Boxing Day sales are expected to plummet after Covid-19 restrictions meant shops in many areas were forced to stay closed, and it is anticipated that footfall will be down as much as 60% across the UK ,compared with last year, according to analysts at retail data group Springboard.
Not all is entirely lost though, of course. Supermarkets are expected to have done very well from a mixture of their ability to stay open throughout lockdowns as essential retailers to panic-buying at the start of the pandemic, panic-buying ahead of the announcement of the Brexit deal and, of course, the annual festive spend.
An estimated £2.7 billion will have been spent by UK shoppers by the close of Boxing Day, according to research from Barclaycard, with each consumer spending an average of £162 online, although that’s down from last year's projection of £186 each and a total of £3.7 billion.
And that does of course include sales at the online retailers, who have also seen their revenue boosted by the shifts forced by the pandemic. The ONS data shows that online retailing accounted for 31.4% of the total spend in November, compared with 28.6% a year earlier.
That change in consumer trends is likely to increase and is also very likely to stay. As a result, the likes of ASOS and Boohoo, which have already persuaded a whole generation of young shoppers to switch from Saturday mall and high street shopping sprees to any time shops online, have found the retailers they once threatened joining them online.
Only Primark has managed to completely swerve the assumption that every retailer needs to have an online presence if it is to survive. The queues stretching around the block outside Primark stores up and down the country on lockdown lifting days suggest that loyal Primark shoppers haven’t been going elsewhere; although parent company Associated British Foods admits the forced store closures have still cost it dearly - an estimated £2 billion in lost sales and some £650 million in profits.
Has it made the right decision? Has the retail sector got a chance once the pandemic is controlled? How long will that take and how long before everything is ‘back to normal’? There are still more questions than answers and that is likely to be the case for some time yet.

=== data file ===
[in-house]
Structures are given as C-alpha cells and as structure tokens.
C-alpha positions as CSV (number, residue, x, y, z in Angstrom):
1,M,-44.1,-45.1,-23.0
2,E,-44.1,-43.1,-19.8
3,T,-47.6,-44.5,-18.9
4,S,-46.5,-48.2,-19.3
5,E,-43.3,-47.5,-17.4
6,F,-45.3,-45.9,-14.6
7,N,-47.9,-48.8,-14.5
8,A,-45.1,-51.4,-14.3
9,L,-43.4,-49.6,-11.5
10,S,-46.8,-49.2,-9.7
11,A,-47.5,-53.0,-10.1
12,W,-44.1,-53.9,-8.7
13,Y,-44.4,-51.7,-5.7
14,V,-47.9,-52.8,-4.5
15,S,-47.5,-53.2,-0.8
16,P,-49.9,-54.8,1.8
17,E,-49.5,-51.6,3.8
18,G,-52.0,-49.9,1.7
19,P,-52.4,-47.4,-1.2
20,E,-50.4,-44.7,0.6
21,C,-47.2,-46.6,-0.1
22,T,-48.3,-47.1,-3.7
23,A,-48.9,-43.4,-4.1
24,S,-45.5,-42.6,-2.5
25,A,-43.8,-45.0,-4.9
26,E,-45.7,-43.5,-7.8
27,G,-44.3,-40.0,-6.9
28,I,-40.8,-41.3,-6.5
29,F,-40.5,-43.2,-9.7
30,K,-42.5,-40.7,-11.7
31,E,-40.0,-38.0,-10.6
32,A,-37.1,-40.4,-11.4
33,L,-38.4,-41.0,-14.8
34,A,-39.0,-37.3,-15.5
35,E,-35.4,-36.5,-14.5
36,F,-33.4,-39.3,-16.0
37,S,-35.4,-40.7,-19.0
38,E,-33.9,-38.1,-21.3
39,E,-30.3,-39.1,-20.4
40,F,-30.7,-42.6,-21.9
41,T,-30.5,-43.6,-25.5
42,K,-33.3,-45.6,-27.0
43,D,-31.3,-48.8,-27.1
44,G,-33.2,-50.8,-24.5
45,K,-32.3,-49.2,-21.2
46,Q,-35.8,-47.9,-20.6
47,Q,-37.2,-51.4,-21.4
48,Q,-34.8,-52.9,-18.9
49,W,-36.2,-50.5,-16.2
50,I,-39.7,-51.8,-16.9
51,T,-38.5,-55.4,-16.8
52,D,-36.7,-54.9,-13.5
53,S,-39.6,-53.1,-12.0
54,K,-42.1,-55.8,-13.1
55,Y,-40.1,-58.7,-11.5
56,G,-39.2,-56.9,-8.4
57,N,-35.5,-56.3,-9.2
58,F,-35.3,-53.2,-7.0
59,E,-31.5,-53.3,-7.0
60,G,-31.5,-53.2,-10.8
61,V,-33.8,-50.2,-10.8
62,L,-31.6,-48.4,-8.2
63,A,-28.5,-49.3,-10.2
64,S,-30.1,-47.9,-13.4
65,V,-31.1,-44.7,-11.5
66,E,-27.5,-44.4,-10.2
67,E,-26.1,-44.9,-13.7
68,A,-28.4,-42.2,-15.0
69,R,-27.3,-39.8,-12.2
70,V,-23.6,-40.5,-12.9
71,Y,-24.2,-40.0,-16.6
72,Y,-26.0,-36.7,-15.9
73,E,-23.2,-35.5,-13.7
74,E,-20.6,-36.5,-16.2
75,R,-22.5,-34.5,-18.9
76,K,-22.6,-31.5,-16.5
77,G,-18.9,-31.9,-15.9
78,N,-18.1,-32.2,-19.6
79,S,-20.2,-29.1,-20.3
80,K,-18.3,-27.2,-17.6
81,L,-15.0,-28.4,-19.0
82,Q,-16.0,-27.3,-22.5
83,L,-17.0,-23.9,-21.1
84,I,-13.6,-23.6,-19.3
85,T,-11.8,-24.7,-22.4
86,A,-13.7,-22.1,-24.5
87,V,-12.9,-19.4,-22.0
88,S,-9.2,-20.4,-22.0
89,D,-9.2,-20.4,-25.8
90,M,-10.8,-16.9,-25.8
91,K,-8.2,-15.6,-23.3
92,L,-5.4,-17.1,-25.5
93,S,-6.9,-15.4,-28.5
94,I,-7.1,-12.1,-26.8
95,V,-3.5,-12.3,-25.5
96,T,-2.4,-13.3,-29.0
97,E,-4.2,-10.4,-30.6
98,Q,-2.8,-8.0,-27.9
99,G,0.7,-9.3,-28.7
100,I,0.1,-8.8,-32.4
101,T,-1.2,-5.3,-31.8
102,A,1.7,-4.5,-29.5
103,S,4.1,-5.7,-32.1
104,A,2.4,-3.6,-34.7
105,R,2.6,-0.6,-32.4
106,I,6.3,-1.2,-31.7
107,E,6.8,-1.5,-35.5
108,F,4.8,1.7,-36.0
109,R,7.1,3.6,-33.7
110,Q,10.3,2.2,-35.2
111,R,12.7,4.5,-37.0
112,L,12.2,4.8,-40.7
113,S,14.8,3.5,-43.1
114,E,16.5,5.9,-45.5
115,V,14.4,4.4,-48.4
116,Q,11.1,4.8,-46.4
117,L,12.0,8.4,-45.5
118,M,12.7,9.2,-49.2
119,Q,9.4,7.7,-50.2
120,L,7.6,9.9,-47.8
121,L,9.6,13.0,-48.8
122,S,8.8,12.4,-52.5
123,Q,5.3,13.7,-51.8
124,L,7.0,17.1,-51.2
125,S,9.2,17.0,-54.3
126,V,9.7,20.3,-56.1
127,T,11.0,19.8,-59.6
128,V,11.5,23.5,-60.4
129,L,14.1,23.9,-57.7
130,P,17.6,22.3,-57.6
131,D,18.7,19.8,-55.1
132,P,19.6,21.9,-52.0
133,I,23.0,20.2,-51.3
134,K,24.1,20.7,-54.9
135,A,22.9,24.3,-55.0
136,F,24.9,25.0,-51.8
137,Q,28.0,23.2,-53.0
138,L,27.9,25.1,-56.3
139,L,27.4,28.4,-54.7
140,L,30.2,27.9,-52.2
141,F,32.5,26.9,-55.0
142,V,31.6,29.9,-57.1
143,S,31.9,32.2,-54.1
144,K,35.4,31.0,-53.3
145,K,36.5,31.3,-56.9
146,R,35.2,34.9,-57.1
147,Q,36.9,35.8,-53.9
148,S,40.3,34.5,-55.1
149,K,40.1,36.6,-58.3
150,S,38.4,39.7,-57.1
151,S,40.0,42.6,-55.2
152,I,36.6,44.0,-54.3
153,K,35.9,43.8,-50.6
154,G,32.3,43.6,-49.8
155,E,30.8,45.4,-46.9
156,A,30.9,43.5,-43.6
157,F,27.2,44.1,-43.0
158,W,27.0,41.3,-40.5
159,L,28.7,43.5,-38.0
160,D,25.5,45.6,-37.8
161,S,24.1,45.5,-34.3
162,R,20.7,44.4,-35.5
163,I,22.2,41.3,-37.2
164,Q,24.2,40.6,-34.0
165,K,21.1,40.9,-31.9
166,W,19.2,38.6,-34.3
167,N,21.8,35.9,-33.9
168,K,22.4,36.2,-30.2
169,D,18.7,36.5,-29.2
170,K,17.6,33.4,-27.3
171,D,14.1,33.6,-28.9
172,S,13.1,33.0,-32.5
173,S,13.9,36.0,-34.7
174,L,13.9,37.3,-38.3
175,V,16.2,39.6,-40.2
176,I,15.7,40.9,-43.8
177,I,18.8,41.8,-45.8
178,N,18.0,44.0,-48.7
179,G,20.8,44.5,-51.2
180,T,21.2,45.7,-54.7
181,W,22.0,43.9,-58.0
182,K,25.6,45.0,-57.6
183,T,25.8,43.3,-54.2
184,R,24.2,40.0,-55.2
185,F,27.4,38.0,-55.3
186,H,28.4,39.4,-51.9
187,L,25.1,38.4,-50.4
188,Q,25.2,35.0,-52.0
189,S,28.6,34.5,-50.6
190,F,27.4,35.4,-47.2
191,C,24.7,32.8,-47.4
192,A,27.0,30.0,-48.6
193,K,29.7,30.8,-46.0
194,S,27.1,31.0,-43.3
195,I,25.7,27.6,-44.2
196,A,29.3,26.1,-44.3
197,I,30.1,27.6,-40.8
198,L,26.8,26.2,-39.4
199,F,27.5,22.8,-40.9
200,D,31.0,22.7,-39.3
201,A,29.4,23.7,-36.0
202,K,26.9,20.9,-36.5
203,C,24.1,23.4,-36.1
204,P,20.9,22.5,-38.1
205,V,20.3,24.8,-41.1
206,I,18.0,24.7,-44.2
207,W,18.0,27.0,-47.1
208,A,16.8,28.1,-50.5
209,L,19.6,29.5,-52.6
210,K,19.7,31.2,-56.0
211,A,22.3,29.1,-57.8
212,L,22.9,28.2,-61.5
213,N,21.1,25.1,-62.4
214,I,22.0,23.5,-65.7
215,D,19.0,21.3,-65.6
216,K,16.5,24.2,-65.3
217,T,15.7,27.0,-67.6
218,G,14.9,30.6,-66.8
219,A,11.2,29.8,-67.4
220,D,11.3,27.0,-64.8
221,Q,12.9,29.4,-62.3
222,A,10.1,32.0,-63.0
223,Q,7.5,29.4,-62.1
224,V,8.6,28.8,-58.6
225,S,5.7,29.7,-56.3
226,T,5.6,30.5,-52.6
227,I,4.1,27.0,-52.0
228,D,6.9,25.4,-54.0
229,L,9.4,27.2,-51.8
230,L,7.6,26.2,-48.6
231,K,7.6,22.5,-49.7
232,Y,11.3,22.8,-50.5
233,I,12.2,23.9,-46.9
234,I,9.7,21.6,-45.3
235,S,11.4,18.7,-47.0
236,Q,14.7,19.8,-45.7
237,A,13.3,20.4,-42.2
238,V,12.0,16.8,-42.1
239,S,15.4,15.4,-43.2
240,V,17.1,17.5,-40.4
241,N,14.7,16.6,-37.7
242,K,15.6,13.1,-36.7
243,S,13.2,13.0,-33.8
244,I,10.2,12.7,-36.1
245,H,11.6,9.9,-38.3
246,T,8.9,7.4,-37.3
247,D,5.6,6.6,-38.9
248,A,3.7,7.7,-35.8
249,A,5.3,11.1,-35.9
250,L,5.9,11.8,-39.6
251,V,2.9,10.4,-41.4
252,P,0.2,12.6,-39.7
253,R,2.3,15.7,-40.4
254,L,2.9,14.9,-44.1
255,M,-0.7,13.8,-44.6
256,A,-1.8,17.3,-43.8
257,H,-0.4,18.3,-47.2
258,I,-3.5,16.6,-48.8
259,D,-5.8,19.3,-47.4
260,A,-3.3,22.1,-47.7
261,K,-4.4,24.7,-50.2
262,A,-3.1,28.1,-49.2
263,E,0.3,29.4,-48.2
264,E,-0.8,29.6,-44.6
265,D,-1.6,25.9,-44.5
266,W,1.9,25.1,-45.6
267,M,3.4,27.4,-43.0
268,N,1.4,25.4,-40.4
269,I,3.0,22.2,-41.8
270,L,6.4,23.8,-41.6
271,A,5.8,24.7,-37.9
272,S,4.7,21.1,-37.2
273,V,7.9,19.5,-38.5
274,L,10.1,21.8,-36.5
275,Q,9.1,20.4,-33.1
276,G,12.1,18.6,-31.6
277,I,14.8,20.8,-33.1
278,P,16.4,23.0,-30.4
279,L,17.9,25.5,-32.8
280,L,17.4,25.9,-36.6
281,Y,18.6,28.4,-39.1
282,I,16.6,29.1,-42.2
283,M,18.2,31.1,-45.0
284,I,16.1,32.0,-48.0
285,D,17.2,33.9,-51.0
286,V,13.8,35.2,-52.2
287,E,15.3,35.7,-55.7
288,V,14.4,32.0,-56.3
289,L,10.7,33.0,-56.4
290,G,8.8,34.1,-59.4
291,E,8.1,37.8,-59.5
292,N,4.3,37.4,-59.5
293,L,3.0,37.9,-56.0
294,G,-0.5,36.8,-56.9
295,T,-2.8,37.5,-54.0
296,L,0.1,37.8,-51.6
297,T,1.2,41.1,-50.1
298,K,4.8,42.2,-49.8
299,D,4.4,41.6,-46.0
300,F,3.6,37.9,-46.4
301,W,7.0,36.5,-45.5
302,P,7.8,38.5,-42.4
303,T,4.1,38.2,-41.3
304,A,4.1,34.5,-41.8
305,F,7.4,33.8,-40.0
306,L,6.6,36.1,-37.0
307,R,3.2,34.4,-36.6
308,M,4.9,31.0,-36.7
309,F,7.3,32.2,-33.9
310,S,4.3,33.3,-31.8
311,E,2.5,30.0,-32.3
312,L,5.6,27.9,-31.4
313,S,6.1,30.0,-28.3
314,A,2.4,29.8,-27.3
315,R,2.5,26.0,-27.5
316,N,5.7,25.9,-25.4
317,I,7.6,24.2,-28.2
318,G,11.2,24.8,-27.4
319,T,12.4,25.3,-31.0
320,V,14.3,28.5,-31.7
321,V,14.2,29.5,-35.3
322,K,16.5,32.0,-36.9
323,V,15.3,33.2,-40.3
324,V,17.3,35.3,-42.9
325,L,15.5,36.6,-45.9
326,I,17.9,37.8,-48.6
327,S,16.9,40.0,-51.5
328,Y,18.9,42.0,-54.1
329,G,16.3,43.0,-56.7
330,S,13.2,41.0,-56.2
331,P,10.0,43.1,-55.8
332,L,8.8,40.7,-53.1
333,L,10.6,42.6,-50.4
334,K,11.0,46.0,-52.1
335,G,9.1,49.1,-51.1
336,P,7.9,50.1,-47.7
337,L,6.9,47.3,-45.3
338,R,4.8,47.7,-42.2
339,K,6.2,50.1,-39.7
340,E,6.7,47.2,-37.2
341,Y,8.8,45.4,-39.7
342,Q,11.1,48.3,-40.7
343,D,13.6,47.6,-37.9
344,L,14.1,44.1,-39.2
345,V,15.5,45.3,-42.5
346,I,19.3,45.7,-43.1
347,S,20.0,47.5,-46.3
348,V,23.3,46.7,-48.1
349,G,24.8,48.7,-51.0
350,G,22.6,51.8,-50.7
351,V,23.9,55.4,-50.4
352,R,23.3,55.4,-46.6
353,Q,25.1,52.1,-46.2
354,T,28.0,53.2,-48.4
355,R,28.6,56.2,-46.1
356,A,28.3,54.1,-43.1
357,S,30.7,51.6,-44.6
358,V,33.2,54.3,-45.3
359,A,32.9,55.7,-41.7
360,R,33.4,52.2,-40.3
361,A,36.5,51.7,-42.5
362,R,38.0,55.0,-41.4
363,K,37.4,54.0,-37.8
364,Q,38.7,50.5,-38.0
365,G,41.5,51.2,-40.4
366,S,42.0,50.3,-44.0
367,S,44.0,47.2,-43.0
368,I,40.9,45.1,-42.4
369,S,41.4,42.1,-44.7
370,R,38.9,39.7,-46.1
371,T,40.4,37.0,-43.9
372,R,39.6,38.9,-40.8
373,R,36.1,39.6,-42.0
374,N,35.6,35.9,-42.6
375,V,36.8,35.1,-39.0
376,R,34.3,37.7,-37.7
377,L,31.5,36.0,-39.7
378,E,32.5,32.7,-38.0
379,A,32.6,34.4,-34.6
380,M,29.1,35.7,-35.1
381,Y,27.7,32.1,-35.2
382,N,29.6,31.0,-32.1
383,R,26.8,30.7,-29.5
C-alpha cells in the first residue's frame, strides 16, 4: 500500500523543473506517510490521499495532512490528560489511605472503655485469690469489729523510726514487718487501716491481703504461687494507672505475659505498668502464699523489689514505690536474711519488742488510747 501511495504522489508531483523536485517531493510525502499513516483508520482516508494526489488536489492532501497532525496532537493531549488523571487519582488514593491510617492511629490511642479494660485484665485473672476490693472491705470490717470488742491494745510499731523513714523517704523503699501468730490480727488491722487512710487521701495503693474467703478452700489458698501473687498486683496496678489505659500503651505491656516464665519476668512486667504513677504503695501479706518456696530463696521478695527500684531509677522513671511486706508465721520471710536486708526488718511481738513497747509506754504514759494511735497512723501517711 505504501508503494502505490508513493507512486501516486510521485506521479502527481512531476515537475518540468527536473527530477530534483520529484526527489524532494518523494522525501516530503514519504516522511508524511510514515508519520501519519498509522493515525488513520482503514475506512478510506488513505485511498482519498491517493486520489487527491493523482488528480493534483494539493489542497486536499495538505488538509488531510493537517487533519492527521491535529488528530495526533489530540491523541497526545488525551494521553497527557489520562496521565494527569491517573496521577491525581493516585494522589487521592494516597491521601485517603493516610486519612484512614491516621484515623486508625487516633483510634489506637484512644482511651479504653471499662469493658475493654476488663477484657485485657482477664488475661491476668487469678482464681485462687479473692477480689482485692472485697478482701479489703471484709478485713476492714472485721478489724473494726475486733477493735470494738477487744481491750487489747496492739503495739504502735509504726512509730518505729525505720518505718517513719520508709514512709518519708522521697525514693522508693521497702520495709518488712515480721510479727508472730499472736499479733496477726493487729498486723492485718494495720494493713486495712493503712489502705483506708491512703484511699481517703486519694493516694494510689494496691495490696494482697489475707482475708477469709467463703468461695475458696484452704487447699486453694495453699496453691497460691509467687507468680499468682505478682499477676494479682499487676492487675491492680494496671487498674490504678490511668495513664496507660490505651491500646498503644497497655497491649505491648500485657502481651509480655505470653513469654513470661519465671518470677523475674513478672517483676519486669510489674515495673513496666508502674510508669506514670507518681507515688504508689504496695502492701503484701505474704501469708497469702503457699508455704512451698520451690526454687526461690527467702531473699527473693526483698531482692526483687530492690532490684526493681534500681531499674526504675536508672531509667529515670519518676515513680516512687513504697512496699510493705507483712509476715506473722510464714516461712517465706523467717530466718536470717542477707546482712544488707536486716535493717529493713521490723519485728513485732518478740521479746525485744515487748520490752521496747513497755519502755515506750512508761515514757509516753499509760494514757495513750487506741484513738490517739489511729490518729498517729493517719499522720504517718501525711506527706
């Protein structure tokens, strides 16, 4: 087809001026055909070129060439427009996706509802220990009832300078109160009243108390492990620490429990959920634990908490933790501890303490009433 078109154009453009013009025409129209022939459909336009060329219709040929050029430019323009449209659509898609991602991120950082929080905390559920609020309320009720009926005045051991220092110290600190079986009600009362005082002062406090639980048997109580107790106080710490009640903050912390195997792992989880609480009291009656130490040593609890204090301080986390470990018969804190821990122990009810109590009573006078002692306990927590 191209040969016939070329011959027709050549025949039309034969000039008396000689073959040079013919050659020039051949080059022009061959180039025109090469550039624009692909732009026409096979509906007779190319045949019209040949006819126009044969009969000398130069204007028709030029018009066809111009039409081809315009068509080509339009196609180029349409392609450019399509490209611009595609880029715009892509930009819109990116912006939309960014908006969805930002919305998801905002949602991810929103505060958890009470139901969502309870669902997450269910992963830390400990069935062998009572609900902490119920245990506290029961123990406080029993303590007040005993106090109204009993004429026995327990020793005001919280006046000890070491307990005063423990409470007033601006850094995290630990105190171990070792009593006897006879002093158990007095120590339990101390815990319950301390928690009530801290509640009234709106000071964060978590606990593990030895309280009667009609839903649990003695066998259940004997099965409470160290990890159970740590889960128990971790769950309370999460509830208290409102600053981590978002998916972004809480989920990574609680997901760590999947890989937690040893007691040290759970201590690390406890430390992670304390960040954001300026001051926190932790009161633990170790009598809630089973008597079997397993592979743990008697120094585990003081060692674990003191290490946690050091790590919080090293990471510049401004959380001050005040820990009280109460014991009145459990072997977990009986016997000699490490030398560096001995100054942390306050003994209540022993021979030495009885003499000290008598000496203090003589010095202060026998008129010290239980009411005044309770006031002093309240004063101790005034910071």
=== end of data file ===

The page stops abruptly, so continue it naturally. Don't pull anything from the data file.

In the meantime, answering the questions he can, from a global perspective, Fidelity Investment Director Tom Stevenson, is back with his first Outlook for 2021 at the start of the new year. As well as giving us an overview of the sectors, asset classes and economies to watch in 2021, Tom will take questions from you. So whatever you want to ask, pop your questions into the box here and we will put them to Tom in a webcast that will be ready to watch online from 7 January.
Important information: Reference to specific securities should not be construed as a recommendation to buy or sell these securities and is included for the purposes of illustration only. When you are thinking about investing in shares, it’s generally a good idea to consider holding them alongside other investments in a diversified portfolio of assets. Investors should note that the views expressed may no longer be current and may have already been acted upon. This information is not a personal recommendation for any particular investment. If you are unsure about the suitability of an investment you should speak to an authorised financial adviser.